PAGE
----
Earlier this month, a coalition of some housing advocates, developer-sponsored groups and a few unions, calling itself “Growing Together,” appeared with Seattle City Councilmember Mike O’Brien and Mayor Ed Murray to express support for the mayor’s recently announced Housing Affordability and Liveability Agenda (HALA). 

Describing it as a “grand bargain,” this coalition chose to back HALA after the mayor and O’Brien, who heads the council committee charged with implementing HALA, agreed to add provisions requiring office developers to pay a housing linkage fee, and those developing market rate housing to include some low-income and affordable housing in their projects. 

Bargains, of course, require something given back — in this case, to developers. What these groups, O’Brien and the mayor are willing to trade away is nothing less than the heart and soul of our communities. Over the next two years, HALA would phase in upzones in every Seattle neighborhood, meaning more runaway growth.

While the mayor retreated recently from one element of the plan that would have upzoned even single-family areas, HALA still commits the city, over the next two years, to upzone all commercial, mixed-use and multi-family zones, as well as 6 percent of the city’s land area now zoned single-family within an “urban center 10-minute walkshed.” Every neighborhood would be affected.

Rather than a “grand bargain,” it’s more of a Faustian deal that will only accelerate the loss of low-income housing and cause more displacement and homelessness in our city. So much for “growing together.”

 

Not enough to fill the need

Yes, HALA requires developers to pay linkage fees or set aside some lower-priced units in their projects, but the cost to the developer would be no more than 3 to 8 percent of the value of their project. And even these developer fees, the plan would produce, over 10 years only an additional 6,000 “very-low-income units” priced for those at or below 30 percent of median income, and 9,000 “low-income units” serving those between 40 and 60 percent of median. 

The bulk of the HALA’s 65 recommendations are designed to accommodate — via upzones, developer tax breaks and other giveaways — another 35,000 market or near-market-rate units.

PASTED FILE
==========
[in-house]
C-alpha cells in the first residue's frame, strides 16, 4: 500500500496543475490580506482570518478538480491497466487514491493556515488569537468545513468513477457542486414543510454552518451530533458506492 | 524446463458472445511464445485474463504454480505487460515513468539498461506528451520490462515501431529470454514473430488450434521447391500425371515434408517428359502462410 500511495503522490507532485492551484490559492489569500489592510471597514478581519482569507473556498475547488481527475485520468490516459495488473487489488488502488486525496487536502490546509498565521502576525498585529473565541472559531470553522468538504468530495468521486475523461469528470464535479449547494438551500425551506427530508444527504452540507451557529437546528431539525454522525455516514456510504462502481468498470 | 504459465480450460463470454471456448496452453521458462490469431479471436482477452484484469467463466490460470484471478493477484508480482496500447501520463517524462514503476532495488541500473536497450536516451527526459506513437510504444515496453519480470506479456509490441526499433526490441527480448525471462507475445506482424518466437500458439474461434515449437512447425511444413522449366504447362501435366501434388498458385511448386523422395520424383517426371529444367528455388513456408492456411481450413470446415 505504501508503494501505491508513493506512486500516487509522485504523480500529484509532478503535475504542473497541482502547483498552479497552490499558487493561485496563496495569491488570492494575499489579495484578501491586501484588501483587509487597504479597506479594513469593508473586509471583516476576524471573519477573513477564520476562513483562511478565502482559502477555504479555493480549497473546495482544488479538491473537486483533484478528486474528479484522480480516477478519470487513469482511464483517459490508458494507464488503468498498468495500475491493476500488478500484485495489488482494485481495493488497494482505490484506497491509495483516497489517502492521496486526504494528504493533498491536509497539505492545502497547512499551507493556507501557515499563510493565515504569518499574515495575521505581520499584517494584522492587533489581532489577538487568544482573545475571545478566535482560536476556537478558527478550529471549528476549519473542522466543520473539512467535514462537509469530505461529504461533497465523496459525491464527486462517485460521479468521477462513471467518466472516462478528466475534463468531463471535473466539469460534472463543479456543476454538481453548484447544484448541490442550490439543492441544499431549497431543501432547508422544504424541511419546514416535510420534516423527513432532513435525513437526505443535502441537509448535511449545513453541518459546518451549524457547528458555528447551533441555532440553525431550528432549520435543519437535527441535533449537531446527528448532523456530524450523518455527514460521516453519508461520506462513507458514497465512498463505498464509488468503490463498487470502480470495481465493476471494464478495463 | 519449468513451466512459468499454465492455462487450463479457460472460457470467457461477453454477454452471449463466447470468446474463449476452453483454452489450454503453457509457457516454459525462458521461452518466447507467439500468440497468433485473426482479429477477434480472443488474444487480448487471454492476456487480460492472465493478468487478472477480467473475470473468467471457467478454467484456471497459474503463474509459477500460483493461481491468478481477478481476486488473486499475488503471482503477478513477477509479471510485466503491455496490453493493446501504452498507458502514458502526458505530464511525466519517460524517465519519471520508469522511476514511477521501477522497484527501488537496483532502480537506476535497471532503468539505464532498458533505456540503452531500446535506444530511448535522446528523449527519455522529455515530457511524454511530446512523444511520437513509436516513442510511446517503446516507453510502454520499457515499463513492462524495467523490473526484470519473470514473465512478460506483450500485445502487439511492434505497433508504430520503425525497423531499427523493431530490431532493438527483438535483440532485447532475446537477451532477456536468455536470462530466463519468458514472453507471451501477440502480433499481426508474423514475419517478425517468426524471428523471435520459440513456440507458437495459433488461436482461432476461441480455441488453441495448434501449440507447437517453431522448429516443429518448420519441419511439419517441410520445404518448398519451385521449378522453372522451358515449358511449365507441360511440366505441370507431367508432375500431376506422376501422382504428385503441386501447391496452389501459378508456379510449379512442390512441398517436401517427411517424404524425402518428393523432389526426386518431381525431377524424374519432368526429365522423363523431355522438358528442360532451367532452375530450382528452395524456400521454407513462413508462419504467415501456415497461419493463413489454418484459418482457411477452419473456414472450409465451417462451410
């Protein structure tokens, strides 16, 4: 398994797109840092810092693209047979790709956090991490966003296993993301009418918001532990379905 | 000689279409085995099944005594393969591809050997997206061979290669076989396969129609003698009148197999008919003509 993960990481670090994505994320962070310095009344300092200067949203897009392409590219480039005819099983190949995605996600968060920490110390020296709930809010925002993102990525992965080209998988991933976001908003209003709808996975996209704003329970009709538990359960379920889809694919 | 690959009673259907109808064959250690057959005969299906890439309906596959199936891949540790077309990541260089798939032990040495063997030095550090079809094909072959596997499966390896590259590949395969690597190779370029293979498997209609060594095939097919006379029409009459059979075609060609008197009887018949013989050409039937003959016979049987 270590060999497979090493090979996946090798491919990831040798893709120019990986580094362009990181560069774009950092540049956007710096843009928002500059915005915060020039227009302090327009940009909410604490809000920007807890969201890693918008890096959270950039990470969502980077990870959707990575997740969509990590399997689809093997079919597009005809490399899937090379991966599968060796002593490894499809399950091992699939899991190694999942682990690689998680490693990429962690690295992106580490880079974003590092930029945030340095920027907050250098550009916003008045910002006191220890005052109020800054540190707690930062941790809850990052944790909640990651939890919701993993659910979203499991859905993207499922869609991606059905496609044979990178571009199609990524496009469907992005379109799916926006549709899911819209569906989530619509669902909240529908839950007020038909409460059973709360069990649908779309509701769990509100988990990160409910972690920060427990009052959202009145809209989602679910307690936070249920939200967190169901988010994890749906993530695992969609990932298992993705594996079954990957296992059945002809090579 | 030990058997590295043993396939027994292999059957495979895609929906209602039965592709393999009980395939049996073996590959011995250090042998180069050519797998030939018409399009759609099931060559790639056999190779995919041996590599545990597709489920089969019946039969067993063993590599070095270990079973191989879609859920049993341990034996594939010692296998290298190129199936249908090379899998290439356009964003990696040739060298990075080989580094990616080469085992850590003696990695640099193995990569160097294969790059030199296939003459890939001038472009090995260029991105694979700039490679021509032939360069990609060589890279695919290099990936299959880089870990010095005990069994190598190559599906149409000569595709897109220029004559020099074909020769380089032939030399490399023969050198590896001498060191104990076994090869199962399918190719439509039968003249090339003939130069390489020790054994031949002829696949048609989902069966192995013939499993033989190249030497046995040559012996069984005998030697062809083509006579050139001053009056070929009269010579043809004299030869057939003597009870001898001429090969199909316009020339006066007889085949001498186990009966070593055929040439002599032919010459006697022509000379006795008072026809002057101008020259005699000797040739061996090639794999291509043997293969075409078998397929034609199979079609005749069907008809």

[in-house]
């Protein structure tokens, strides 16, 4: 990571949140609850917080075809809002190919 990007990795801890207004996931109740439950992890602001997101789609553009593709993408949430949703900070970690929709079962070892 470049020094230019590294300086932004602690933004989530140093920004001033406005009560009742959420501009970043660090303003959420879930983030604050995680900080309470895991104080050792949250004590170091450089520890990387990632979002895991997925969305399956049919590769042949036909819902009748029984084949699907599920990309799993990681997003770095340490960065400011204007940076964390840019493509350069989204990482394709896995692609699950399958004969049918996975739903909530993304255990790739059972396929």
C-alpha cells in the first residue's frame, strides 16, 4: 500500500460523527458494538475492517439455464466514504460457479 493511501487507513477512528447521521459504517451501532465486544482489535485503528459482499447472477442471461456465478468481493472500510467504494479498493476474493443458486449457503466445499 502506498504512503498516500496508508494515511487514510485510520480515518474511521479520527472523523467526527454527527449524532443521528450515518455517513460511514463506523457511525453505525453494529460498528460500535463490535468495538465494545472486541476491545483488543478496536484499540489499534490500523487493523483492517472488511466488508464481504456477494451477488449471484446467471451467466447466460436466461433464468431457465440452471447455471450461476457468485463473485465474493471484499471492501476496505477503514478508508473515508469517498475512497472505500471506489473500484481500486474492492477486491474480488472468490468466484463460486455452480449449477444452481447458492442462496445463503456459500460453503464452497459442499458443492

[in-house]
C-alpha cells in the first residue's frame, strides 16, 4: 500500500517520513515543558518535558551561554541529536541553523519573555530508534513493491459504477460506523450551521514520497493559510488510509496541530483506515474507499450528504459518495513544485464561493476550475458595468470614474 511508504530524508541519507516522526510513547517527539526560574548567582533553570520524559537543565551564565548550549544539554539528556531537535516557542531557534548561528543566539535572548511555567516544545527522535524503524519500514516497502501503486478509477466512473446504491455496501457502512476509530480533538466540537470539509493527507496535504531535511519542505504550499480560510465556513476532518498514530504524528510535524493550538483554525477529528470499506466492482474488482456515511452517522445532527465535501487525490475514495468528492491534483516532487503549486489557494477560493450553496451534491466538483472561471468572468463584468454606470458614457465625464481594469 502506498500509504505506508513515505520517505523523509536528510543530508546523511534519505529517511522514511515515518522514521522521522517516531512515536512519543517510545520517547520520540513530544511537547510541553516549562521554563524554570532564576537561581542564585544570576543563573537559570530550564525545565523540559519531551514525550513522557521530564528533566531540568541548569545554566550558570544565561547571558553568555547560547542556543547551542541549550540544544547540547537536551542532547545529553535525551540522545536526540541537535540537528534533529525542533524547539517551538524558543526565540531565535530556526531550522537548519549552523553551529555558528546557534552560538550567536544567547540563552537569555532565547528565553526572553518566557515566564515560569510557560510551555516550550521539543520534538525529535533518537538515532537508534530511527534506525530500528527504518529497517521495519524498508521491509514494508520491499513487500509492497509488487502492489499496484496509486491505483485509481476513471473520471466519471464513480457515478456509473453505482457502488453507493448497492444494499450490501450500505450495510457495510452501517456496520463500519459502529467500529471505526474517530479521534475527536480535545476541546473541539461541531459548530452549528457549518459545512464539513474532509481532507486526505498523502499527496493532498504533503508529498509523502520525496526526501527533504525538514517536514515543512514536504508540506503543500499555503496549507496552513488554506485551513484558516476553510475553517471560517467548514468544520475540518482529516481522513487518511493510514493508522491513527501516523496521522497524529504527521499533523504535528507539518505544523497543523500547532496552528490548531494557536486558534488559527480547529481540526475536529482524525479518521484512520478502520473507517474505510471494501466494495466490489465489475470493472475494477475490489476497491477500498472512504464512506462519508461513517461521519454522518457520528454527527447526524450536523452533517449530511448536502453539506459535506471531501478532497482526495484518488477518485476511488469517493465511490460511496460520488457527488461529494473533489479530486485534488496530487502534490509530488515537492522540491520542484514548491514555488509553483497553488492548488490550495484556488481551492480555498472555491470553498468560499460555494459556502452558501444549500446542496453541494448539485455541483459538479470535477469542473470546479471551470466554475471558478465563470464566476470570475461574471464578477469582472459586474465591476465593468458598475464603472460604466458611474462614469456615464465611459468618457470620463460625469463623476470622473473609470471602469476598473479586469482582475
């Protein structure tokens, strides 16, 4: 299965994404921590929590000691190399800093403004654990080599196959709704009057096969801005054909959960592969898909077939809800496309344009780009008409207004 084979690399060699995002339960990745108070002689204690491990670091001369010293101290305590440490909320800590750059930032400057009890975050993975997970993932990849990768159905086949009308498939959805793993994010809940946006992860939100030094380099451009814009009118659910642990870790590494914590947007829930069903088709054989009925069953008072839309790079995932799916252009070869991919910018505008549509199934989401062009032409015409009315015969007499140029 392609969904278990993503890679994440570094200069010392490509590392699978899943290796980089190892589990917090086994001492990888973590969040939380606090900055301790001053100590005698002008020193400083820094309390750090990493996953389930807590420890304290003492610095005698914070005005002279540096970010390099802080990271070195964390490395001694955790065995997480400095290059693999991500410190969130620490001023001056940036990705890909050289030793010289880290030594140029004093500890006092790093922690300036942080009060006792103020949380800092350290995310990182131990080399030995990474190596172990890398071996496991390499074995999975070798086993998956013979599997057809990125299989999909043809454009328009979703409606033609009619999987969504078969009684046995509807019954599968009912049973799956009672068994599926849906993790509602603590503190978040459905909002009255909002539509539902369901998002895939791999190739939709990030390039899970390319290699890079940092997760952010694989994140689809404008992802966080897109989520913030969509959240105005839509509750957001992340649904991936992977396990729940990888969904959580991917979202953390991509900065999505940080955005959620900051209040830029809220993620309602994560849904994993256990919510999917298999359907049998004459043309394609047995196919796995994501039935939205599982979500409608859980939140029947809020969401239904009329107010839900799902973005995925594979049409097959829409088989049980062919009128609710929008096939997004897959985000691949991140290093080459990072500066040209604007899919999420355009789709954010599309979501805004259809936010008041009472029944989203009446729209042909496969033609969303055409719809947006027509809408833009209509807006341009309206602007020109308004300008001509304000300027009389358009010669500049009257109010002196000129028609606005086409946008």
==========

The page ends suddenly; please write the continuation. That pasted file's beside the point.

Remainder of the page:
Currently, city data indicates 42,000 to 45,000 households in Seattle are earning at or below 30 percent of median income, but only 13,000 to 16,000 of them live in housing they can afford — and nearly all these units are subsidized. Compare that shortfall of 30,000 units to the 6,000 in the mayor’s plan serving this group.

The second-greatest level of need is for those between 30 and 50 percent of median. About 72,000 households earn at or below 50 percent of median citywide, but there are only 51,000 units at rents affordable to this group. Compare that shortfall of about 20,000 units to the 9,000 in the mayor’s plan serving those between 40 and 60 percent of median.

At first glance, it may seem that these 15,000 very-low and low-income units in HALA would help close the gap. But market forces set in motion by the upzones in the plan will cause the loss of thousands of existing low-cost units — far more than these 15,000.

That’s because the vast majority of low- and very-low-income households (30,000 to 40,000) depend upon a stock of older, lower-density, still-relatively affordable, unsubsidized and privately owned brick apartments, older cottages, townhomes and duplexes. About 25 percent of all Seattle renters live in single-family homes. Nearly all these units are located precisely in the areas that would be upzoned under HALA. They would be lost at an accelerated rate — far more than the 15,000 created with linkage fees in the mayor’s plan over 10 years. Already in Seattle, we’re losing more than 2,000 units a year to redevelopment and speculation under the existing zoning code. 

Moreover, even with funds raised with linkage fees, the mayor acknowledges HALA falls about $200 million short of what’s needed to produce those 15,000 units. But there’s no shortage of dollars in HALA to produce the 35,000 market- and near-market-rate units. Tax breaks and upzones will easily “incentivize” their creation. Seattle has a pyramid of need, but HALA turns the pyramid upside down.

 

What can be done

Some mechanisms could mitigate these housing losses: a demolition-control law requiring developers to replace one-for-one the low-cost units they remove, neighborhood special review districts and a right of first notice law giving nonprofit housing developers first opportunity to buy units that otherwise would be sold to developers.

However, the HALA advisory group, top-heavy with developer interests, summarily rejected every viable anti-displacement strategy. It’s as if O’Brien and the mayor are completely deaf to citizen outcry about the impacts of the tsunami of growth washing over our neighborhoods. 

Despite backing away from their plan to upzone all single-family zones, they’re still listening to developers, their surrogates and special interests. 

We need to yell a bit longer and louder, and with more of us doing it! Or we can just say goodbye to our neighborhoods and the physical and social diversity at their heart.

JOHN V. FOX and CAROLEE COLTER are coordinators for the Seattle Displacement Coalition (www.zipcon.net). To comment on this column, write to CityLivingEditor@nwlink.com.